Being a wedding officiant allows you to give and gain memories

I gave, gained a memory as wedding officiant

For love, one finds a way.

Even through common travel blunders, a weeklong over-indulgence and a catamaran injury to the bride the night before her wedding, one still finds a way.

When my friend and his now wife were venting about the officiant of their destination wedding, without hesitation, I said, “I’ll get ordained.”

The task was undeniably gratifying, and continuing to perform weddings for others is something worth my consideration.

Contemporary ceremonies

Couples utilizing a non-denominational wedding officiant is not uncommon. According to the city of Albuquerque, the Planning Department no longer keeps information on how many wedding officiants are registered as businesses in the city. However, The Knot, a popular wedding site, lists 20 officiants in Albuquerque.

There I am in the background between the lovely couple, Zane and Erin Graney. I told them I would be their wedding officiant, and customized a script for their personality as a couple. (Courtesy of Zane and Erin Graney)

Roy Ricci and his wife, Kelly, run Amor Ceremonies in Albuquerque and have been part of the wedding industry for 17 years. They are non-denominational wedding officiants, but were both traditionally ordained in their respective churches.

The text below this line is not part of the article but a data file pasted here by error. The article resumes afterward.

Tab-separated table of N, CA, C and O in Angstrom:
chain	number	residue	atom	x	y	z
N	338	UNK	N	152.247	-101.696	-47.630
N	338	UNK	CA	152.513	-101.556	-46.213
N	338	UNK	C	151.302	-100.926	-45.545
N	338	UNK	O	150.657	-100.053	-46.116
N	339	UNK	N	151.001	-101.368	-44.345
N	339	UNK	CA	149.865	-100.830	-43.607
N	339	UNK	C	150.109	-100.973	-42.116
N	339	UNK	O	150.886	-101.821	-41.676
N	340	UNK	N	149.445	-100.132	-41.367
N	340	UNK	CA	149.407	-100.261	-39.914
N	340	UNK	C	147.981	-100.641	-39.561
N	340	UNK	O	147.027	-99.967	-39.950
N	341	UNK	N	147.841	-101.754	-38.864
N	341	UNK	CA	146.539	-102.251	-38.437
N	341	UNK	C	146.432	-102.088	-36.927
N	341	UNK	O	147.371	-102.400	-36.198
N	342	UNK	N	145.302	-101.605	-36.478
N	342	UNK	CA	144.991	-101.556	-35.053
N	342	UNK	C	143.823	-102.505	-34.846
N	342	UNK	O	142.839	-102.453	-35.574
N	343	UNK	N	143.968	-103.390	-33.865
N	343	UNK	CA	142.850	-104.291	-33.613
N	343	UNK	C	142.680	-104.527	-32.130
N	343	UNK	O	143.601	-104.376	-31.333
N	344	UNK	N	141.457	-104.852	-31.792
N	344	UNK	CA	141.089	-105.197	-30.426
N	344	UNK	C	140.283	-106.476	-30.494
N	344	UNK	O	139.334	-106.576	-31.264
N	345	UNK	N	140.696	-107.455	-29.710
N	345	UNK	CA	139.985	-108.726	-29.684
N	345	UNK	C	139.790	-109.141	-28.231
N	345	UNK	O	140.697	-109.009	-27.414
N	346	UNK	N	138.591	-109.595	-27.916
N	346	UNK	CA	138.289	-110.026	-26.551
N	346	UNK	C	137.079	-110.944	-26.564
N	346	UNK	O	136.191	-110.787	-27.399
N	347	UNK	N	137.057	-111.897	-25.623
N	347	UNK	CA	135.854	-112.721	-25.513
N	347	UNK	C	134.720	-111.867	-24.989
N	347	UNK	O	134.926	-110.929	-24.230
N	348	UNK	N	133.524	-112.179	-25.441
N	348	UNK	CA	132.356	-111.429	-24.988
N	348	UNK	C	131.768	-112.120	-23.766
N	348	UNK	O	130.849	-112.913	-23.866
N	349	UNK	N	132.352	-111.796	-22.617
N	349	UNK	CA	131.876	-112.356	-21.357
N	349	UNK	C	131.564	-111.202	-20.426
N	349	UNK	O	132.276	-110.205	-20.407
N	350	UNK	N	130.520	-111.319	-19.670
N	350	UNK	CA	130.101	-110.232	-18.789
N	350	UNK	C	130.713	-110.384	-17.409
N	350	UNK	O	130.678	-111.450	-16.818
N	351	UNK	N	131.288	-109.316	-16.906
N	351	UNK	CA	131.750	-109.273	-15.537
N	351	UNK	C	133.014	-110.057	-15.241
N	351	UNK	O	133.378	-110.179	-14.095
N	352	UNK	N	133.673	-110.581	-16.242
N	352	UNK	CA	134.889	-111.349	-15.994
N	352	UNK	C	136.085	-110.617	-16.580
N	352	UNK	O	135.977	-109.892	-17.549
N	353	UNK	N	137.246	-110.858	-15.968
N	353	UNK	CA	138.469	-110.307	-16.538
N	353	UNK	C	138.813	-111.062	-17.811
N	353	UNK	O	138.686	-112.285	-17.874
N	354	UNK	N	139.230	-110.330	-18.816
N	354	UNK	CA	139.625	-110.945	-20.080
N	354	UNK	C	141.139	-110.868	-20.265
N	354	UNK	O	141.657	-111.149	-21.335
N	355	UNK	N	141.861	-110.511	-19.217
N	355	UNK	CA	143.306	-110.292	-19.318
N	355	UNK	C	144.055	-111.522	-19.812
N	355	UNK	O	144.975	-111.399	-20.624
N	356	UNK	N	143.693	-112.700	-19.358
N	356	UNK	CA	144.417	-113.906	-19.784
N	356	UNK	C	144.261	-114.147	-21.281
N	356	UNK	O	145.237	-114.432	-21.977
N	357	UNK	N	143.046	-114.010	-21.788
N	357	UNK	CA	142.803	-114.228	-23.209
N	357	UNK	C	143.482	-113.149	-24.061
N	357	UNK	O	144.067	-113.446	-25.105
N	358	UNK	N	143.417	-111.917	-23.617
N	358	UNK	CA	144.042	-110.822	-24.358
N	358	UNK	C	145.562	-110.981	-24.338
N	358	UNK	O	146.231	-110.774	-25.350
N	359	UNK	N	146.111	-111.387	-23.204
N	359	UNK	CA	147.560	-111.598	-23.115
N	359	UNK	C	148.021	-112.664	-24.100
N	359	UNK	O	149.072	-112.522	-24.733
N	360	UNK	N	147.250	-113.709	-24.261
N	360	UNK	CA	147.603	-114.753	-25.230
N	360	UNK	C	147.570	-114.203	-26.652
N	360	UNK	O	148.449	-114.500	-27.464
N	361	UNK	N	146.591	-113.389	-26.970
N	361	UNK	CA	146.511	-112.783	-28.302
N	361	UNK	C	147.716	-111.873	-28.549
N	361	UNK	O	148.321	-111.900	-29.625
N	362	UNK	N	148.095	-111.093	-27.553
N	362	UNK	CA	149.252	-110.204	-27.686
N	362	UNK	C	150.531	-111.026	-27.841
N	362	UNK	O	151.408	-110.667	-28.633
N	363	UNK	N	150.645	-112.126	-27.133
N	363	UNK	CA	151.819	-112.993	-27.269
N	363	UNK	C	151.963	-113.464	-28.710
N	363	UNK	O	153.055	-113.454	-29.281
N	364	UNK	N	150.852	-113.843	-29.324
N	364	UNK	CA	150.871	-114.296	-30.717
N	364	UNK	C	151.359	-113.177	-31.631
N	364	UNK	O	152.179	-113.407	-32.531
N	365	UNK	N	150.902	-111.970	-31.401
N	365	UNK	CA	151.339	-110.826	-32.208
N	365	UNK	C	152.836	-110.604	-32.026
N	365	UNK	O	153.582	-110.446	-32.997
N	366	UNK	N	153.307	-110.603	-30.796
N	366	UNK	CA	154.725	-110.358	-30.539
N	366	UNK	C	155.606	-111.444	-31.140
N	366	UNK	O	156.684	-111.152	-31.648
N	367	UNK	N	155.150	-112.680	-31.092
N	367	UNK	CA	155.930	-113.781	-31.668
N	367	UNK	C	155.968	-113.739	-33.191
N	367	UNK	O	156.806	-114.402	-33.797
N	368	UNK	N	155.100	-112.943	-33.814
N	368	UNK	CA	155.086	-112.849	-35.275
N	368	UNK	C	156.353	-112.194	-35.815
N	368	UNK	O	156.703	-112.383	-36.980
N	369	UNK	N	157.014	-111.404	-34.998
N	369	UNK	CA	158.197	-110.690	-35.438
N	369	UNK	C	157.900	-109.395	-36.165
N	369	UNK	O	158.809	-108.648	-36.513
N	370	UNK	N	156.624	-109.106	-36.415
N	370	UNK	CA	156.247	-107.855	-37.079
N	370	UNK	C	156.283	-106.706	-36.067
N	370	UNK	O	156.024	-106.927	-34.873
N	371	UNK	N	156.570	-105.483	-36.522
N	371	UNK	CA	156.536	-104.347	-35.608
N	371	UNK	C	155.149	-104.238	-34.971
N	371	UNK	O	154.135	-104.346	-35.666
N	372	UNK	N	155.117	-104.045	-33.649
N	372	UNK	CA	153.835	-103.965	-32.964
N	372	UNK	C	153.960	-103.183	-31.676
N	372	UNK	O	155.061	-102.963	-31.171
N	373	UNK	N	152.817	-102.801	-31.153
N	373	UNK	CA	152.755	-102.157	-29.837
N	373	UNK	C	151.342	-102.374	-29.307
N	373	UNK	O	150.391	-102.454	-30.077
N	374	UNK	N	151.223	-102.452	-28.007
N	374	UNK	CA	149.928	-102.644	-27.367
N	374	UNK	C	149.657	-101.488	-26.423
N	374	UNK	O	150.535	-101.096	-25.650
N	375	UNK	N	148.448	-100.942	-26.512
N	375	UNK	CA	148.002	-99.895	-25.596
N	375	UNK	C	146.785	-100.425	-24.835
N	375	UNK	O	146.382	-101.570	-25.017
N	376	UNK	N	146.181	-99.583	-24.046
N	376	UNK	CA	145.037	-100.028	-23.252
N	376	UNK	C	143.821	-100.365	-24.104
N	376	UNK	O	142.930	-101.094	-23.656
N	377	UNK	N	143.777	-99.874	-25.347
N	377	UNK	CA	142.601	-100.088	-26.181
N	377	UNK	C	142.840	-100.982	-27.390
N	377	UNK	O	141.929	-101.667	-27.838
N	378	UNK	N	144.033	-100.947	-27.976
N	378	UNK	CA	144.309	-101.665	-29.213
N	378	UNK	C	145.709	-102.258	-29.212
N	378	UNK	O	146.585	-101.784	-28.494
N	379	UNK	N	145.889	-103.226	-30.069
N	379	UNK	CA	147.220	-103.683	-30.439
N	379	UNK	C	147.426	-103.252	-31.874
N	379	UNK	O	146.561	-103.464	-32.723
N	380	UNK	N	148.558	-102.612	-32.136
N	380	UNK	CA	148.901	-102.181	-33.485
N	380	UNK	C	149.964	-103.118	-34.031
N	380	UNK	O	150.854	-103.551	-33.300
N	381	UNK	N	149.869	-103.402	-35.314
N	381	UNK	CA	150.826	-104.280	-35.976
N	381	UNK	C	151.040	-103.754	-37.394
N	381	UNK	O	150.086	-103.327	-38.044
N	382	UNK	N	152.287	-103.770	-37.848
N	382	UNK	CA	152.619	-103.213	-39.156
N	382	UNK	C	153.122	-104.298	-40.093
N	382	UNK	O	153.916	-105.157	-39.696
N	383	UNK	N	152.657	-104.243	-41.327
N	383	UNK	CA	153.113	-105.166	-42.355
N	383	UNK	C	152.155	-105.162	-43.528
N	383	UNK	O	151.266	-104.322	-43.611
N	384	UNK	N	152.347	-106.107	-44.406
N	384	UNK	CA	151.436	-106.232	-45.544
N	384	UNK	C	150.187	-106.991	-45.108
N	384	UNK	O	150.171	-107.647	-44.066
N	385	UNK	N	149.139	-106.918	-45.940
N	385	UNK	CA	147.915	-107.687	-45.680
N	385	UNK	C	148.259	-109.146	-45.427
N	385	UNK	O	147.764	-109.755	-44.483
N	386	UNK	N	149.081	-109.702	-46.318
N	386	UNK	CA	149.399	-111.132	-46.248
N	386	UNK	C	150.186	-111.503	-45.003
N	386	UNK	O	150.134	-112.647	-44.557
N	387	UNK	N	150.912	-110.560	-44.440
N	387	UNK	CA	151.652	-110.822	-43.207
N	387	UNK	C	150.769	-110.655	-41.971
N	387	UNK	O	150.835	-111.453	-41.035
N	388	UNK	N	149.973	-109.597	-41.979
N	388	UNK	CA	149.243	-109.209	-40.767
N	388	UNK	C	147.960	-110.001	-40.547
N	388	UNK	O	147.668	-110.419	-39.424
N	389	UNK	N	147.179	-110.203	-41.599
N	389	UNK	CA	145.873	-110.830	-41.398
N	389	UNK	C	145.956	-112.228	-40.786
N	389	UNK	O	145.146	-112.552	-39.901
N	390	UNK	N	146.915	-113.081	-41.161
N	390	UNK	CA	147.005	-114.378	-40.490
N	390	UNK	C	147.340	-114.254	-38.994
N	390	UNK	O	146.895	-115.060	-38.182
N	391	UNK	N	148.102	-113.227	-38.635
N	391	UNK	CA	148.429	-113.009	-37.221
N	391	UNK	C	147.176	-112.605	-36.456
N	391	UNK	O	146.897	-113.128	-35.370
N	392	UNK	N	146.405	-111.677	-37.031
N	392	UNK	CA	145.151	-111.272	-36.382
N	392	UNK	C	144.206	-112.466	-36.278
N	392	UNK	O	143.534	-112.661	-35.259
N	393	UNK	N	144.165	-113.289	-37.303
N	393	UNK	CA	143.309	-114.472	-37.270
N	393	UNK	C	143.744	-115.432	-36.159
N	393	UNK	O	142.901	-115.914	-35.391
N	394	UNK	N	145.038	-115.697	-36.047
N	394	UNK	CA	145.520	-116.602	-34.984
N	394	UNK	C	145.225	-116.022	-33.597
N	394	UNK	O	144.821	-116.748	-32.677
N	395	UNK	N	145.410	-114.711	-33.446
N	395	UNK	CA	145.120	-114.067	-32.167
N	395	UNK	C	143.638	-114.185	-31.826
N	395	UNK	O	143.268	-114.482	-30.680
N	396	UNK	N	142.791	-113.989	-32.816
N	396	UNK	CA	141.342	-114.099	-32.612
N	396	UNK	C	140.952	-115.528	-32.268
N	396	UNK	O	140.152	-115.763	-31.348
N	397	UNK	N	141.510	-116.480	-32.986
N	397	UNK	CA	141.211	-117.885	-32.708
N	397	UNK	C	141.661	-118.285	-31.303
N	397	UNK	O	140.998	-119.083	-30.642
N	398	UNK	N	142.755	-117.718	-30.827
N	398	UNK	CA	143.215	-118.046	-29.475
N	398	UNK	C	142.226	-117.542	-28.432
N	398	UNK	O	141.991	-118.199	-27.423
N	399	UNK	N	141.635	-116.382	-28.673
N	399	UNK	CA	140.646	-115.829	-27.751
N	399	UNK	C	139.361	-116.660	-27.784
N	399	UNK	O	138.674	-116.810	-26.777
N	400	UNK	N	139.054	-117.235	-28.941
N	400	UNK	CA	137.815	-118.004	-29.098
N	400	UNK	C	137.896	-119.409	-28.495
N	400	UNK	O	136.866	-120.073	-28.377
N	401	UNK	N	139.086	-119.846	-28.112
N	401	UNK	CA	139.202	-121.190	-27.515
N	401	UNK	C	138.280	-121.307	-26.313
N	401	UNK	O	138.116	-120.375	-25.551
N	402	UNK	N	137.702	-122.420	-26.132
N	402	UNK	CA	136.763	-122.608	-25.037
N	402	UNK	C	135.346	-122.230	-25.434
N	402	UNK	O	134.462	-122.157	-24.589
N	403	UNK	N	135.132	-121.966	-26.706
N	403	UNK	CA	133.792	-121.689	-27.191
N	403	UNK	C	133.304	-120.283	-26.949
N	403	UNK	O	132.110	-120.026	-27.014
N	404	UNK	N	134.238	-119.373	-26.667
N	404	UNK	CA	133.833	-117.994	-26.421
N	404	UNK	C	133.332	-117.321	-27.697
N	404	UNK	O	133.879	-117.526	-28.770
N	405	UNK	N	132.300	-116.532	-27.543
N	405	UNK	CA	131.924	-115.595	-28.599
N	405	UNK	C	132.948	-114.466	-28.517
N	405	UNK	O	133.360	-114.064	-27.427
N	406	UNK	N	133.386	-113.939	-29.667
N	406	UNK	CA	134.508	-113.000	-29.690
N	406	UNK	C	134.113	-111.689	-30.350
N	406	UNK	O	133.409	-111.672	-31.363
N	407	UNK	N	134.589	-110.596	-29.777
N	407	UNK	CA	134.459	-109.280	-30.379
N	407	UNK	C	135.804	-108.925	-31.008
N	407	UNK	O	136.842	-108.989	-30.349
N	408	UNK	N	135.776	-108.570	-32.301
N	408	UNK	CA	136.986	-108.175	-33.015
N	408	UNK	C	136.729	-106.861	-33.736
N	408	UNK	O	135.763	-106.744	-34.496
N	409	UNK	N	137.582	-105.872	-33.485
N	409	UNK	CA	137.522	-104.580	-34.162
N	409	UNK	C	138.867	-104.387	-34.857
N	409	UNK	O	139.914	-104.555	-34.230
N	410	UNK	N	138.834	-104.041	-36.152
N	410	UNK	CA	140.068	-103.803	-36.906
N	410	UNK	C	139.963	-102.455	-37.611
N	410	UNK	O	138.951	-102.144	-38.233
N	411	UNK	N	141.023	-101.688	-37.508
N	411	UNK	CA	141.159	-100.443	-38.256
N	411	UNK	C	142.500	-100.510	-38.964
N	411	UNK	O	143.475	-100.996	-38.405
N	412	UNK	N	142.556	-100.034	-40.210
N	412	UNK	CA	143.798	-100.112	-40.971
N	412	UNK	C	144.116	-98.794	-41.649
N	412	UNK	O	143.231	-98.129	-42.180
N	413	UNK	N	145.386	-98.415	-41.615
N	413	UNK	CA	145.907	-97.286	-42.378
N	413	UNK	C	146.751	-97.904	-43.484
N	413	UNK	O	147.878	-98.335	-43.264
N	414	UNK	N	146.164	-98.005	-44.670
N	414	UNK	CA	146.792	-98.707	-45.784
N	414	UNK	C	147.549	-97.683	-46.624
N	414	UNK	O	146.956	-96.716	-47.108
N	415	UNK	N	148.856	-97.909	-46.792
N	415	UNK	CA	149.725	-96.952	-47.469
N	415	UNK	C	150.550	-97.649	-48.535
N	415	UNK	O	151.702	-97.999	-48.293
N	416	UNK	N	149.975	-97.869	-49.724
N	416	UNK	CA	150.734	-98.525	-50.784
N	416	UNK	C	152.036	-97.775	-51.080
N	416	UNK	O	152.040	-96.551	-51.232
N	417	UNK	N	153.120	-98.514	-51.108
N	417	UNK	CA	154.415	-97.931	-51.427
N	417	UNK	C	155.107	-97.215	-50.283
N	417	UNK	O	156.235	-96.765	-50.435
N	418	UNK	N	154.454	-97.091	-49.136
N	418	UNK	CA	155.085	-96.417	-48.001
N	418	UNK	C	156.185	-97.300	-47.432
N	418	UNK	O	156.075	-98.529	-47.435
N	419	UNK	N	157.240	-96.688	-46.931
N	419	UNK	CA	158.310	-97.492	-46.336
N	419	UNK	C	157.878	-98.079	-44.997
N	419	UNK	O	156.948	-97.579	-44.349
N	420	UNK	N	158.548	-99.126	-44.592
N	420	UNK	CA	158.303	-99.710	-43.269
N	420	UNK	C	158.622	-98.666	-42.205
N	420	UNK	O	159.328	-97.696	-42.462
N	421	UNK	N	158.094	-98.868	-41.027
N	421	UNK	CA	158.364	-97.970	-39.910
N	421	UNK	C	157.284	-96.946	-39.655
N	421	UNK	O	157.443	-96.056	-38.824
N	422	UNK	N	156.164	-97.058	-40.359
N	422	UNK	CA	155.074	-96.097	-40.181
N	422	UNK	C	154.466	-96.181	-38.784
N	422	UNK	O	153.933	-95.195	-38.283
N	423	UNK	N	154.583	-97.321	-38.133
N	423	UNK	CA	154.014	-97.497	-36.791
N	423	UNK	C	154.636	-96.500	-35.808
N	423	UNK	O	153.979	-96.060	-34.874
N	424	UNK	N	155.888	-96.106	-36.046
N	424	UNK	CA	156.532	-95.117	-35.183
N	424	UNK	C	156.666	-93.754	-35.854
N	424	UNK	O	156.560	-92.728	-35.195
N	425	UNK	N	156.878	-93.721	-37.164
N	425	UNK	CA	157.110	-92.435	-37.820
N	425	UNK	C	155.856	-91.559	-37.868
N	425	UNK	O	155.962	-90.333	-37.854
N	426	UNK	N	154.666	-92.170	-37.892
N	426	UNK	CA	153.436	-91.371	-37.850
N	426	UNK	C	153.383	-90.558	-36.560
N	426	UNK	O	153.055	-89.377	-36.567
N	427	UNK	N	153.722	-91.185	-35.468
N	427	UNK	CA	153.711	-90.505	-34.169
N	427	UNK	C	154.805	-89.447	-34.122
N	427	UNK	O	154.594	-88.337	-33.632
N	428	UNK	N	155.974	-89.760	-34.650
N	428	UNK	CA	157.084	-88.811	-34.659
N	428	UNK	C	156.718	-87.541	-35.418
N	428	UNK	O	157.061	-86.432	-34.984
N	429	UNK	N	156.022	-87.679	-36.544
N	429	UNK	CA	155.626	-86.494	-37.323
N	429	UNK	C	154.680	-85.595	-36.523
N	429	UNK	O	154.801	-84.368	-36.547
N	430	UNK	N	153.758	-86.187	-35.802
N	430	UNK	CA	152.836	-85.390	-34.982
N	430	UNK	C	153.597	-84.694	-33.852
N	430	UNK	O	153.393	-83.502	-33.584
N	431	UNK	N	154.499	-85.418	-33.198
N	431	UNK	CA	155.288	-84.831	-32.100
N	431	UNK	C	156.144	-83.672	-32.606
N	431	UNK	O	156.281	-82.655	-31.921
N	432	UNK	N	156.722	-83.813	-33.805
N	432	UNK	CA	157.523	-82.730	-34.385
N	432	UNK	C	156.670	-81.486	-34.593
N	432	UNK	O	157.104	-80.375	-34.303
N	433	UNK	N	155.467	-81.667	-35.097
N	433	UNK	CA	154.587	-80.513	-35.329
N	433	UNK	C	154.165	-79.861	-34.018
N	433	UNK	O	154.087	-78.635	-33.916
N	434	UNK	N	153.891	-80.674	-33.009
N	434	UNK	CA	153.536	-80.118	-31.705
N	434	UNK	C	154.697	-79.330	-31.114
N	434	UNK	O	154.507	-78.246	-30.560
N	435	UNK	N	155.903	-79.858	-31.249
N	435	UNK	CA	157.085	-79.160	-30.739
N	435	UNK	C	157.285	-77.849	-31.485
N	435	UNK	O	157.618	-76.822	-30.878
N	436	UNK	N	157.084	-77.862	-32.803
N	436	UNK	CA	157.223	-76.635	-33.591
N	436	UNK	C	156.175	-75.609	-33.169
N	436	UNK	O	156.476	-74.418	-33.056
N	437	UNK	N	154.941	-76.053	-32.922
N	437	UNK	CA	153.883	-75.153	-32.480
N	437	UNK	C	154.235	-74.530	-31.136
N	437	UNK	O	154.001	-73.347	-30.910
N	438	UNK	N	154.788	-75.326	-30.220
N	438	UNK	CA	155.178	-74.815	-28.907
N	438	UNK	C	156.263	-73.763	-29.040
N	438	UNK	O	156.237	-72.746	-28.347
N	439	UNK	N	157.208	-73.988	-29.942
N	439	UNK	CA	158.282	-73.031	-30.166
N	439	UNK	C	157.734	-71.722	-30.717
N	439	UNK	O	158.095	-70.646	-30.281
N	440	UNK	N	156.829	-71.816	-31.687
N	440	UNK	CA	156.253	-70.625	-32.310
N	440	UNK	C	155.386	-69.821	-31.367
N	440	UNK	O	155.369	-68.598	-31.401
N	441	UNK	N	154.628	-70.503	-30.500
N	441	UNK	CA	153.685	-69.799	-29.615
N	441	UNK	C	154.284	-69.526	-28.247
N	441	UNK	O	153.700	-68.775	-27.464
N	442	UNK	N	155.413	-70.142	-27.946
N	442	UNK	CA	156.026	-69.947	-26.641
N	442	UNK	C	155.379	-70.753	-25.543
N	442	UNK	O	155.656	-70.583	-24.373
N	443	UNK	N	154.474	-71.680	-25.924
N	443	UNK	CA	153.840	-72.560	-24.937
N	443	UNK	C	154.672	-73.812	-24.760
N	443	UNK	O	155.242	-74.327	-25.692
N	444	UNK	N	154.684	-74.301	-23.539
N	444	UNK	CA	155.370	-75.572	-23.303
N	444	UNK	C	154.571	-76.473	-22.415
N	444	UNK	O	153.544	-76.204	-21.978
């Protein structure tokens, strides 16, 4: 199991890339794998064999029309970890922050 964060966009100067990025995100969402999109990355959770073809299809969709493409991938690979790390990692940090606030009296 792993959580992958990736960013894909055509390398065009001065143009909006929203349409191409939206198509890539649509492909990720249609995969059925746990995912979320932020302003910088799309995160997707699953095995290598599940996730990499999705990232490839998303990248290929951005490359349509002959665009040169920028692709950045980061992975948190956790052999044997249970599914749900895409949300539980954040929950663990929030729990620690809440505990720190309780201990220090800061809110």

“I find it very rewarding for both of us,” Roy Ricci said about performing a wedding. “No matter what, we come home happy. It lifts us up; it almost reinforces our own feelings for each other. … It’s good for everybody.”

Amor Ceremonies has won multiple awards, including being named best officiant on Wedding Wire and Perfect Wedding Guide, and the accolades can be attributed to their flexibility, accommodation and acceptance of love without boundaries.

The Riccis are normally booked in advance by organized couples, but they have performed day-of ceremonies in parks, their driveway or even the airport.

After same-sex marriage was approved in New Mexico in 2013, Roy Ricci said they did 300 weddings within a year after. One couple even flew into Albuquerque, “got off the plane, found two witnesses, got married, and got back on the next flight out,” he said.

Marriage has a definition, but it’s rather subjective in regard to how the betrothed-turned-newlyweds approach their life together. There’s no one generic script – especially in the contemporary era. Each ceremony offers a new take on love.

Though Amor Ceremonies averages around 100 bookings a year, Roy Ricci admitted he still gets chills just talking about performing weddings for people. “It’s almost the same perspective, but in a different way. It’s fun, I still enjoy it.”

Due to the modern shift in wedding ceremonies, non-denominational wedding officiants have become a legitimate option for couples to consider.

Roy Ricci, who runs Amor Ceremonies with his wife, Kelly, performs a wedding. He and Kelly are non-denominational officiants, though both were ordained in their respective churches. (Courtesy of Roy Ricci)

Everyone’s accepted

I took the online route to ordainment through Universal Life Church. The old cliche suggests becoming an officiant takes a mere five minutes. That’s an exaggeration; it takes far less time than that.